Boxing News

Ismayl Sillakh ready for Sergey Kovalev: Boxing is an art. I’m a boxing artist

By Przemek Garczarczyk
Photos: Team Sillakh

“Remember when a lot of people were predicting 2012 to be a year of Apocalypse, theend of the world? It did happen for me, but it also helped me to change for the better,” said 28-year old Ismayl Sillakh (21-1, 17 KOs) in a interview. On November 30 in Quebec City, Sillakh, will challenge the new power in the light heavyweight division, WBO champion Sergey Kovalev (22-0, 20 KO). Sillakh, who was ranked #2 by the WBC in April 2012, had to basically rebuild his career and reputation after losing against Denis Grachev. However, to those who are already dismissing his chances to beat “Krusher” Kovalev, Sillakh has a message: “I know who I am. I know my ability. I’m not angry, I just don’t care about outside opinions. I’m a professional.”

The Kovalev-Sillakh WBO championship bout will be a part of an HBO twinbill that also includes WBC light heavyweight king Adonis Stevenson defending against Tony Bellew.

Before we go into boxing, were you training today or watching Ukraine losing to France and not going to the World Cup in Brazil?

Yes, I was watching. It was tough, very tough. Of course I’m a soccer fan. When you are from Ukraine you have to be one.

sillakh_prz300Back to boxing – when, we spoke last time during the 2011 WBC convention in Las Vegas, you were top ranked light heavyweight with a bright future; ready to fight Jean Pascal or maybe WBC champion Chad Dawson. Then Denis Gratchev fight happenned.

IS: There were many things going behind the scenes before Gratchev. Too many. Like you said, I was ready to fight Pascal, the fight was cancelled, possible new dates being mentioned, I was not fighting for 6 months, The Grachev fight happened and I was just mad at the whole world. And I thought it will be an easy fight. I beat him up earlier in two rounds during sparring. Then the problems with my sparring partners happened, but in the end it was of course my fault, losing focus and all that. Boxing is tough sport, you have to be ready no matter who you’re fighting.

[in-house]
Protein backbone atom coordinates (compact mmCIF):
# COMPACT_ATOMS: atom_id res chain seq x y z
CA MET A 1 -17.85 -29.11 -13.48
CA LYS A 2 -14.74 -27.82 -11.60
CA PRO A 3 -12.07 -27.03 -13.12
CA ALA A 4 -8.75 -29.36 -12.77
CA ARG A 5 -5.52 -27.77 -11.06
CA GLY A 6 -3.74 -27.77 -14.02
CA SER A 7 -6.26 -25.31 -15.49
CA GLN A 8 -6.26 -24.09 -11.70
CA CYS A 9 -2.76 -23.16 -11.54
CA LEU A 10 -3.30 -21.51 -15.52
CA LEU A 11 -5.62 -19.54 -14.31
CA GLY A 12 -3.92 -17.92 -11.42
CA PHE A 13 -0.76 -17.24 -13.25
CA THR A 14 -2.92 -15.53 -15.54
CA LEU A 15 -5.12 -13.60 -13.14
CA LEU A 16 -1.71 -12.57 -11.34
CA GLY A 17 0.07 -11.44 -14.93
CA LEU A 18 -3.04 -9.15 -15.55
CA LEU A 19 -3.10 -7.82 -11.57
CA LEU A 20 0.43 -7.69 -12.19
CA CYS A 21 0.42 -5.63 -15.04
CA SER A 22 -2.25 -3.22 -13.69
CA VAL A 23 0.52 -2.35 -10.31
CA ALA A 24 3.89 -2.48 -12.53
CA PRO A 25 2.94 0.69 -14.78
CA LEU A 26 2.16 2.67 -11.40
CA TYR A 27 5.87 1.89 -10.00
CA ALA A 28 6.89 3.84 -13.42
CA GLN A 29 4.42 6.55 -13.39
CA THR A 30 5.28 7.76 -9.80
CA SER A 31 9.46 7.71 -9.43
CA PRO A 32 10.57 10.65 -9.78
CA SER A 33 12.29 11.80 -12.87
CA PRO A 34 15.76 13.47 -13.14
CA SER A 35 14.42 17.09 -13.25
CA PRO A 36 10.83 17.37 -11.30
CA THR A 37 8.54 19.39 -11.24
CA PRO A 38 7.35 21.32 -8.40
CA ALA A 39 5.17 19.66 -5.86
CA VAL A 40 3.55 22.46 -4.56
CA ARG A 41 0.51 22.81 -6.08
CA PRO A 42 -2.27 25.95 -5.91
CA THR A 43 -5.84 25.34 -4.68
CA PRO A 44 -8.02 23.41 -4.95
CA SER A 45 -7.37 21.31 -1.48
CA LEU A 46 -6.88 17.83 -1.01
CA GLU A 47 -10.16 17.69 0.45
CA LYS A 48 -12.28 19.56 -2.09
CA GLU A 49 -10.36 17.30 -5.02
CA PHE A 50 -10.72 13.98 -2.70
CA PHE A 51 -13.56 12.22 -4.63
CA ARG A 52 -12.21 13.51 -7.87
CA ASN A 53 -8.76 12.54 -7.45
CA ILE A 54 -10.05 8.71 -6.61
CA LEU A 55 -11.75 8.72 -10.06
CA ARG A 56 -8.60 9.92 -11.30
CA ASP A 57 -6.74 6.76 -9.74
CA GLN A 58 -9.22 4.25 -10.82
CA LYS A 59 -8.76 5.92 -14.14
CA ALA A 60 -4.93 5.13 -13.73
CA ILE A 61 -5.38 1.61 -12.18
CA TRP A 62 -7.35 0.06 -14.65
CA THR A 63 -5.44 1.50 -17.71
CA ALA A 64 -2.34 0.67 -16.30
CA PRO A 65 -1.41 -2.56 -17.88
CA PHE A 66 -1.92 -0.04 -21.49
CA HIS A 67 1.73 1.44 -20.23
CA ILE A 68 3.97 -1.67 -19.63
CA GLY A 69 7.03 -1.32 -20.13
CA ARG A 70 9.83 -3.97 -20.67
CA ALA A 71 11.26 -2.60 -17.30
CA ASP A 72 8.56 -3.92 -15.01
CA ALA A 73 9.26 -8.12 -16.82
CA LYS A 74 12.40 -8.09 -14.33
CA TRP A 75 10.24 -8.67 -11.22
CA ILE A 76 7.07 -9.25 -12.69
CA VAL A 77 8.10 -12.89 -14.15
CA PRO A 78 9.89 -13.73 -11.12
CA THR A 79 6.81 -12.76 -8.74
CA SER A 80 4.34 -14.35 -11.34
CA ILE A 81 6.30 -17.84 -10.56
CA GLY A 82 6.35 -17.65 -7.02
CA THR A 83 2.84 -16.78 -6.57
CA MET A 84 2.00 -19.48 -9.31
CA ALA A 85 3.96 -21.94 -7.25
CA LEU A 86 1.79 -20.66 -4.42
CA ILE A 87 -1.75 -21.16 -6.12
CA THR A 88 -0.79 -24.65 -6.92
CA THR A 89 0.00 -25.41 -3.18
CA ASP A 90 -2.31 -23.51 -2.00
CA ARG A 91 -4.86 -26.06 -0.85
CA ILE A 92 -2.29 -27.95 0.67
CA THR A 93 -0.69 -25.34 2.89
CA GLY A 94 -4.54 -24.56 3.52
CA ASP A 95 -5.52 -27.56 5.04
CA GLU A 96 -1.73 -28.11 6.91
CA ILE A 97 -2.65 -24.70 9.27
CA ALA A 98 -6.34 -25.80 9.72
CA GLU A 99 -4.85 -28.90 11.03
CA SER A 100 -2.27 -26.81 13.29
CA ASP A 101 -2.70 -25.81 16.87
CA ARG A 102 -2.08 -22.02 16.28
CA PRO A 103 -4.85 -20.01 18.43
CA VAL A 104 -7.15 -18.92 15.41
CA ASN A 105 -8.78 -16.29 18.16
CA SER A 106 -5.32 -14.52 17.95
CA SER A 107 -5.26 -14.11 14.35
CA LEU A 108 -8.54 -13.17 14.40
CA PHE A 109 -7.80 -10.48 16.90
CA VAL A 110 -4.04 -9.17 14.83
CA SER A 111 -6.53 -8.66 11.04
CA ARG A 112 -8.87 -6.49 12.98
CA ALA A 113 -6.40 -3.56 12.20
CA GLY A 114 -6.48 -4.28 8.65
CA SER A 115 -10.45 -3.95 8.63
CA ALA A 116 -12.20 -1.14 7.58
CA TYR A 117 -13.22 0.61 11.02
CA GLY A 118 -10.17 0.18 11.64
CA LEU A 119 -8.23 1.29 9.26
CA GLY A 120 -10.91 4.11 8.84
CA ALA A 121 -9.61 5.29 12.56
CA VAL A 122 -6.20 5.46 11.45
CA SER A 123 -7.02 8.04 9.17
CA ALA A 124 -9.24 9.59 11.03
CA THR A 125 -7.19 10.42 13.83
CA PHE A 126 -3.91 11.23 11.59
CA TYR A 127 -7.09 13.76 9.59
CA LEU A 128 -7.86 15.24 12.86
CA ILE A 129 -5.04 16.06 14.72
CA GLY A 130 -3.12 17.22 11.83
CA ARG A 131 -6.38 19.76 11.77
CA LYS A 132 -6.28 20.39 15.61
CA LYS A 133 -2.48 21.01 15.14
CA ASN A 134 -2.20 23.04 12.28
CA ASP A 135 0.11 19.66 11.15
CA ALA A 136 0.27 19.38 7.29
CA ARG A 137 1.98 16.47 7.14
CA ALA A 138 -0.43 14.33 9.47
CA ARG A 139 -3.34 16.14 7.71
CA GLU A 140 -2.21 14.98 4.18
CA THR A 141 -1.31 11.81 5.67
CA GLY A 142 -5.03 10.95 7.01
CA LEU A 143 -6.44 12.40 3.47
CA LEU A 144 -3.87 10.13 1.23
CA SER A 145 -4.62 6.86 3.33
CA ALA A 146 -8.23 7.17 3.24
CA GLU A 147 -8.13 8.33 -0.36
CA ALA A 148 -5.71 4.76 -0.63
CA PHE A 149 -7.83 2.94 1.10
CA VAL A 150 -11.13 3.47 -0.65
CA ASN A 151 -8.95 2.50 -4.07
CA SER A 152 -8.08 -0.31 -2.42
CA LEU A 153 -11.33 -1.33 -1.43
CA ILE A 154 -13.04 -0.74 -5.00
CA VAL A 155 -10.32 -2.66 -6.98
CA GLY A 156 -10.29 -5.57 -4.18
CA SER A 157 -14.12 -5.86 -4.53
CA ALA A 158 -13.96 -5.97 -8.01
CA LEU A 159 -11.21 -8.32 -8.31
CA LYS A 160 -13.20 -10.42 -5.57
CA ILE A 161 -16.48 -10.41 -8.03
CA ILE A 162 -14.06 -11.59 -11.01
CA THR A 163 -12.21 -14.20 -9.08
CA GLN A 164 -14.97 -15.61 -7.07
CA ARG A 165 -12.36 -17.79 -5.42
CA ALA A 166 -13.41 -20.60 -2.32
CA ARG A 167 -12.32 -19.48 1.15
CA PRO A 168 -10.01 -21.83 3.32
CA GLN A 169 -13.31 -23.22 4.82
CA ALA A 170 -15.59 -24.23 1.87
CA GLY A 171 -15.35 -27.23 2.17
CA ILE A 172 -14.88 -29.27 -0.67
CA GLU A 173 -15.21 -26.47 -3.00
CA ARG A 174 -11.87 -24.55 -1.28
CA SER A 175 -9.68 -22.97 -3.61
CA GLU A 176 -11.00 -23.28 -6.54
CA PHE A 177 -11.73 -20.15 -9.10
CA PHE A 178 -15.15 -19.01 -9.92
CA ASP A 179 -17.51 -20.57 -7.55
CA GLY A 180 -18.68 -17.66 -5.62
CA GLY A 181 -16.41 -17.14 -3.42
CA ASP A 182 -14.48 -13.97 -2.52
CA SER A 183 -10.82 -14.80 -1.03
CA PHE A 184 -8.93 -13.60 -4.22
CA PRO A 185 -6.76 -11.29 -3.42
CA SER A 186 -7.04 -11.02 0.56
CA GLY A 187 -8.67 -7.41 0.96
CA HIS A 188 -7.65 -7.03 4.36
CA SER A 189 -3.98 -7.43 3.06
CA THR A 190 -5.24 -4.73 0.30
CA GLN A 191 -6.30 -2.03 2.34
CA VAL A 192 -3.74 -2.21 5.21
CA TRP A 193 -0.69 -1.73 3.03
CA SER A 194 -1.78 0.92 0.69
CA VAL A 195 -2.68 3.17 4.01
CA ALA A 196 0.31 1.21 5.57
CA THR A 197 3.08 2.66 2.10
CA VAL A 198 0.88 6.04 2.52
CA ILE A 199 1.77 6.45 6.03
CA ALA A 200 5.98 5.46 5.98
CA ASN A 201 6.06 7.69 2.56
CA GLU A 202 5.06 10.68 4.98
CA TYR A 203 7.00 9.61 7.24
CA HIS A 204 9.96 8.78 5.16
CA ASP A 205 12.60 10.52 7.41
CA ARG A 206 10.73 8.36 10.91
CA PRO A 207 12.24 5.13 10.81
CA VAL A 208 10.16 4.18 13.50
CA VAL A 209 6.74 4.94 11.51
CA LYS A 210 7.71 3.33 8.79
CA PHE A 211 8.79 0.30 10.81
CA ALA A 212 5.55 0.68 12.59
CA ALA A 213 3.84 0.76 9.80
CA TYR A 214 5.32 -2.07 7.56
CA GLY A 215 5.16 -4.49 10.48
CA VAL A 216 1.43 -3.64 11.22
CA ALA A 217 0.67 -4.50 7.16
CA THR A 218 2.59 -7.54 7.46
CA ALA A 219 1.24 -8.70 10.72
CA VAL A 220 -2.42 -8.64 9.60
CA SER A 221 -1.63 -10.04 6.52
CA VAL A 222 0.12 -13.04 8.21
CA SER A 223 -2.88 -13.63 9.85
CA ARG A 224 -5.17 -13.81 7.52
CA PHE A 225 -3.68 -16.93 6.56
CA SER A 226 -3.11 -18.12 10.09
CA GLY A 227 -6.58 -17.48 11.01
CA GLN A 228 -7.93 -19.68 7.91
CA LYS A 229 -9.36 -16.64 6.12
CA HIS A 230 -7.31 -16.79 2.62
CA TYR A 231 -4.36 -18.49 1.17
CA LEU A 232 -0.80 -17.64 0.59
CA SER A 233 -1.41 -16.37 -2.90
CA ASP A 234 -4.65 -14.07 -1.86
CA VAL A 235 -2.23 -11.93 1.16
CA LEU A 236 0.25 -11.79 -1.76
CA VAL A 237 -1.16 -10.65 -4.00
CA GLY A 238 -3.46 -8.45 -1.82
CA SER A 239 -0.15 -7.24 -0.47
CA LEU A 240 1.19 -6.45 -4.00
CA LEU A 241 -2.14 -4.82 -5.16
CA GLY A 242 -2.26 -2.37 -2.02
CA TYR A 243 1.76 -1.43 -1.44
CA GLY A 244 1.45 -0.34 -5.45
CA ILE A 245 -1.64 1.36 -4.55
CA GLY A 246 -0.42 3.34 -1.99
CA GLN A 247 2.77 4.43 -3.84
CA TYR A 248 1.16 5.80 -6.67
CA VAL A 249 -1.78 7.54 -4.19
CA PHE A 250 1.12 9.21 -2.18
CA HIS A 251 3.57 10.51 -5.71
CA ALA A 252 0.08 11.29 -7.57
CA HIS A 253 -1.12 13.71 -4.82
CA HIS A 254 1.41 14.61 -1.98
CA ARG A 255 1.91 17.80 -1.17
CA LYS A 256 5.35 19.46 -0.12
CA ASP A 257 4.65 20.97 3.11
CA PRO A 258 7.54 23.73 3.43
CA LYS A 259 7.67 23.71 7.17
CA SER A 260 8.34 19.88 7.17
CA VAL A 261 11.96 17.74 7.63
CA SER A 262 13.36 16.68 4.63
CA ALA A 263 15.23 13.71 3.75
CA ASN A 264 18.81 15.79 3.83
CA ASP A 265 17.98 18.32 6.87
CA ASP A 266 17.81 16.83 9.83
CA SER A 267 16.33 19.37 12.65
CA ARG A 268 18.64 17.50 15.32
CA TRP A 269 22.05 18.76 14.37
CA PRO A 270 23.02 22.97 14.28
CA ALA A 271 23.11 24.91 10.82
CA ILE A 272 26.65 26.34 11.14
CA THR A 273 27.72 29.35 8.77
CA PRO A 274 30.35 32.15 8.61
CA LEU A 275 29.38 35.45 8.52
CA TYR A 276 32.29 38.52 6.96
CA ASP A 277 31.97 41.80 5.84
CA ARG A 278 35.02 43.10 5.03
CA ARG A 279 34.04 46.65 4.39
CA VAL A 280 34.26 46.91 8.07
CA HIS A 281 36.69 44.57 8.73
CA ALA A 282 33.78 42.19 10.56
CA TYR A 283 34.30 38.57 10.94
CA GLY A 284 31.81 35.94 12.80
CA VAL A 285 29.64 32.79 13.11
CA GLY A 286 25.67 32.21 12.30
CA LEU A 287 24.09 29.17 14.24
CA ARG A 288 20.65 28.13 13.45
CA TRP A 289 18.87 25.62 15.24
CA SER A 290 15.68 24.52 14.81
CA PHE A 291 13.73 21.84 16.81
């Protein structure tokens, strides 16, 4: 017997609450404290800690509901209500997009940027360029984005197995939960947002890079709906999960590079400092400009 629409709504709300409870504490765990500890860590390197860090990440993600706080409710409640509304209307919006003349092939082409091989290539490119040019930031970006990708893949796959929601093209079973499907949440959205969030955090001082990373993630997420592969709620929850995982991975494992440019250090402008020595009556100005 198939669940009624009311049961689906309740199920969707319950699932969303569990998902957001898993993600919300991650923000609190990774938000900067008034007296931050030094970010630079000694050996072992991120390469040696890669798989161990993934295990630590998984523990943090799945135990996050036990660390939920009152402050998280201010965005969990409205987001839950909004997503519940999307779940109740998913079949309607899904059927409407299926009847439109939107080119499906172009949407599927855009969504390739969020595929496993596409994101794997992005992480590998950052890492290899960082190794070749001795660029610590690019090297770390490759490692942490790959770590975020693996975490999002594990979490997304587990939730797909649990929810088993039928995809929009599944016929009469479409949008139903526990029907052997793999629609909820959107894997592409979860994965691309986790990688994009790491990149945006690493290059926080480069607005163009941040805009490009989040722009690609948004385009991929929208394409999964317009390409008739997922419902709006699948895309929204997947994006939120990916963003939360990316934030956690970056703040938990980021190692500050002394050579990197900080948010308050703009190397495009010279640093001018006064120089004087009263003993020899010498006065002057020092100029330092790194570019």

How did you mentally survive the fall from championship contender to basically falling from the face of earth for boxing fans? From fighting on HBO, Showtime, to starting all over again?

I learned a lot. It was a life lesson. That bad situation after losing to Grachev opened my eyes. Suddenly, immediately, everybody knew that I wasn’t good, a nobody, they knew it would happen, etc.

Now I have to prove to everybody how wrong they were. I’ll tell you something – I started to work out, started training just two weeks after the Grachev fight. Worked harder. I had no post fight depression, nothing like it. I just went back to work. Remember when a lot of people were predicting 2012 to be the year of Apocalypse, the end of the world? It did happen for me, but it also helped me to change for the better.

Recently I was part of media meeting with Sergey Kovalev, the man whose WBO championship belt you want to take on November 30. 90 percent of the questions from my colleagues were about who Sergey will fight NEXT: Stevenson, maybe Hopkins? You were an afterthought, a done deal.

It’s life, again. It’s just like me two years ago, isn’t it? I know who I am. I know my ability. I’m not angry about it, I just don’t care because I’m a professional. But I’m also a performer. I see boxing not just like a fight, I see it like an art, something beautiful. I’m not predictable because of this approach to my sport. I think in the ring, and try to do something different. I can punch, I can defend, I have a good chin and I’m smart between the ropes.

So, on the other side we will see the brute force of Kovalev against Sillakh, the painter of boxing? When I interviewed him, he knew about your technical abilities, he understood that this fight is for real.

Sergey Kovalev is a champion, a good boxer. He’s got skills and experience, but boxing is more than just throwing punches. It’s move, make other guy miss, and hit them back. I’m an all-around boxer. I just need to be me in the ring to beat Sergey.

The final question. How much better you are today than in 2011 when you were ready to challenge for a championship title?

100 percent. Different approach, different mental state, more skills. Not only different, better in the ring but a different man outside it. There will be no excuses after November 30. None.


Sillakh’s manager Kamal Suluki added, “It was a rollercoaster ride with Ismayl. He wasn’t as consistent with the other fights like he should have been, so when the Grachev fight came up, he didn’t take it seriously. It’s behind us now, we learned from it. This fight against Kovalev he’s 100 percent, mentally and physically, prepared for it. The fighter that you and the fans saw in the Despaigne bout will be the same fighter you will see on November 30 in Quebec City.”

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